Hyundai close to achieving normal production volumes in India: 43,535 units sold in August

Before the pandemic, Hyundai India had been producing 2,500 cars per day, while it had a total annual capacity of 7.50 lakh cars. Hyundai had ceased all production activities even before lockdown 1.0 was formally announced. During the actual lockdown from March 24 up to May 8, there was zero production. On May 8, Hyundai recommenced production, making 200 cars on that day.

By:September 22, 2020 10:28 AM

 

South Korean car major Hyundai has said the company is close to achieving its normal production volumes in India, riding on the increased demand for its vehicles amid the ongoing Covid-19 unlock phase in the country. With demand picking up month after month since May, Hyundai had started a third shift at both its production units in the Chennai plant from July end. In an exclusive interview with FE, Tarun Garg, Hyundai Motor India’s director (sales, marketing and service), who has been recently inducted on the company’s board as a wholetime director, said the company has been ramping up its capacity utilisation with month-on-month sales registering an increase. From zero unit sales in April and 6,883 in May to 21,320 in June and 38,200 units in July, the company has been reporting a constant rise in sales. In August, the company reported a close to 20% growth in domestic sales on a year-on-year basis, he added.

Before the pandemic, Hyundai India had been producing 2,500 cars per day, while it had a total annual capacity of 7.50 lakh cars. Hyundai had ceased all production activities even before lockdown 1.0 was formally announced. During the actual lockdown from March 24 up to May 8, there was zero production. On May 8, Hyundai recommenced production, making 200 cars on that day. Ever since then, Hyundai has been gradually ramping up production. For April to August, the carmaker retailed 1,22,945 units in the domestic market. In August, it retailed 43,535 units, a growth of 16% compared with July. Hyundai said the company maintains optimum levels of inventory with its dealers to meet customer demand. It has an inventory level of 35-40 days, which is an industry practice.

Garg further said the company believes that product diversity excites customers and brings them to car dealerships. In the last 18 months, Hyundai has launched eight new products in the Indian market – Kona, Venue, Elantra, Aura, Creta, Verna, Nios and Tucson. “We could grow the volumes in India because of our portfolio of new and range of products that give a slew of options even during these challenging times,” he said. According to Garg, Hyundai is perhaps the only company offering the BS-VI model in petrol, diesel, turbo as well as CNG versions.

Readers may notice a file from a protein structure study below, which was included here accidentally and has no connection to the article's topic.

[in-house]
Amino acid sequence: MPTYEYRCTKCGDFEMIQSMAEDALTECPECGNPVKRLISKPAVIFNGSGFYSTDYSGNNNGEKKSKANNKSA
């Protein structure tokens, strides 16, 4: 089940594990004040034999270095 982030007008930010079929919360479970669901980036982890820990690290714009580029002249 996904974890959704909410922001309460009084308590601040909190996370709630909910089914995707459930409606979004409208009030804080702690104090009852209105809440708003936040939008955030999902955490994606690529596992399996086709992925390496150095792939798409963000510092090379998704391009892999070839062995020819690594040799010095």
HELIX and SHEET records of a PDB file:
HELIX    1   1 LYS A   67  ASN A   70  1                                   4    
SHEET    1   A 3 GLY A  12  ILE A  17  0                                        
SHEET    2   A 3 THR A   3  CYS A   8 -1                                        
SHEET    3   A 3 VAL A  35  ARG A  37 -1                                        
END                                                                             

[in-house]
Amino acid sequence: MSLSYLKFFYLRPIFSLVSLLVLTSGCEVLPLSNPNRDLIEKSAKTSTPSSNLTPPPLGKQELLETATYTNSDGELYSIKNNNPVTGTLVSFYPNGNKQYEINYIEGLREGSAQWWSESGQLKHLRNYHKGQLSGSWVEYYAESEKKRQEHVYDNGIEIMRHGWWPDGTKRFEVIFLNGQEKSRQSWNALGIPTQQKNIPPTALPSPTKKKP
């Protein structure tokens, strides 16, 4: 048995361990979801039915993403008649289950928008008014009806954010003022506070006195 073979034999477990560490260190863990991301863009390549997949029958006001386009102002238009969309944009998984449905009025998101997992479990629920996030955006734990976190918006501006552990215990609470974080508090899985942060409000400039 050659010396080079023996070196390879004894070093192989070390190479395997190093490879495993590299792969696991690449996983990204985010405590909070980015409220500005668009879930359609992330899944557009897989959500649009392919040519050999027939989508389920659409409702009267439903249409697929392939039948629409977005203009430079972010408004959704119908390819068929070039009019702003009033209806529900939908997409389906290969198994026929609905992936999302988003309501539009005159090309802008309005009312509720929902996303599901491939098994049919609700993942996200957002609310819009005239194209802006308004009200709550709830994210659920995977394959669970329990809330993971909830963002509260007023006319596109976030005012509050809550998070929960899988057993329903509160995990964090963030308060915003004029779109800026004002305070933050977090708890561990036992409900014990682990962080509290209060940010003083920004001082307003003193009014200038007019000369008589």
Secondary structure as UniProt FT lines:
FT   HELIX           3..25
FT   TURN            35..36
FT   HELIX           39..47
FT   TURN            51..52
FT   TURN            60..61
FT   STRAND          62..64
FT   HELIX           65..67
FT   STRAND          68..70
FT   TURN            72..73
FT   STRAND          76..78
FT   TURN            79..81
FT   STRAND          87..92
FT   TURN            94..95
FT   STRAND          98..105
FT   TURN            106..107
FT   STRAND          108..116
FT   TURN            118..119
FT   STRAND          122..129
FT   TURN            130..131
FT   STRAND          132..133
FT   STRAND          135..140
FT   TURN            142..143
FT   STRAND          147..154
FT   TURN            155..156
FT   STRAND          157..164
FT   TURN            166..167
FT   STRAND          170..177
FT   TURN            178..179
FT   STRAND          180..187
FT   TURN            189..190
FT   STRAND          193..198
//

Hyundai said it has become the market leader in three vehicle categories – SUV Low (Creta), compact SUV (Venue) and mid-high segment of sedan (Verna) during the April-August period. It sold 33,726 units of Creta; 20,372 of Venue; and 5,321 of Verna during the period. Though the entry-level cars – Santro, Grand 10 and Aura – were the crowd-pullers, the SUV segment has also been showing good demand. “In August, we sold 20,000 units in SUVs alone, with Creta and Venue getting good demand. In July too, we sold 18,000 SUV units,” he said.

Pointing out that diesel still plays a big role in its sales growth story, Garg said, in Creta, around 60% sales are happening in diesel, while in Venue and Verna it is above 30%. On the Covid-19 trends, Garg said customers are looking at flexible financing options. Those with low salaries want to pay a low EMI initially and show confidence of paying higher in the coming years. “For them, we have tied up with finance companies for a step-up scheme where in EMIs go up year after year,” he added.

There is cautious optimism in the auto sector, Garg said. Though Hyundai achieved a 20% growth in August, it came on the low base of August 2019 figures. With Covid cases increasing on a regular basis, there still are a lot of uncertainties. “We are happy our sales are showing good traction and month-on-month we are seeing growth, but we also know the coronavirus is still there,” he said. Hyundai has seen bigger growth in smaller towns than in the metros. Uttar Pradesh, Madhya Pradesh and Jharkhand have been doing far better than Maharashtra, Delhi and Tamil Nadu. “It may be because farmers’ income was less impacted; thanks to the monsoon and good crops, the rural economy has withstood the impact of the lockdown,” he said.

For the upcoming festival season, Hyundai is going to ensure adequate availability of cars with the dealers so that faster delivery can be achieved. “As supply chains are steadily improving, we will be able send more vehicles to dealers,” Garg said.

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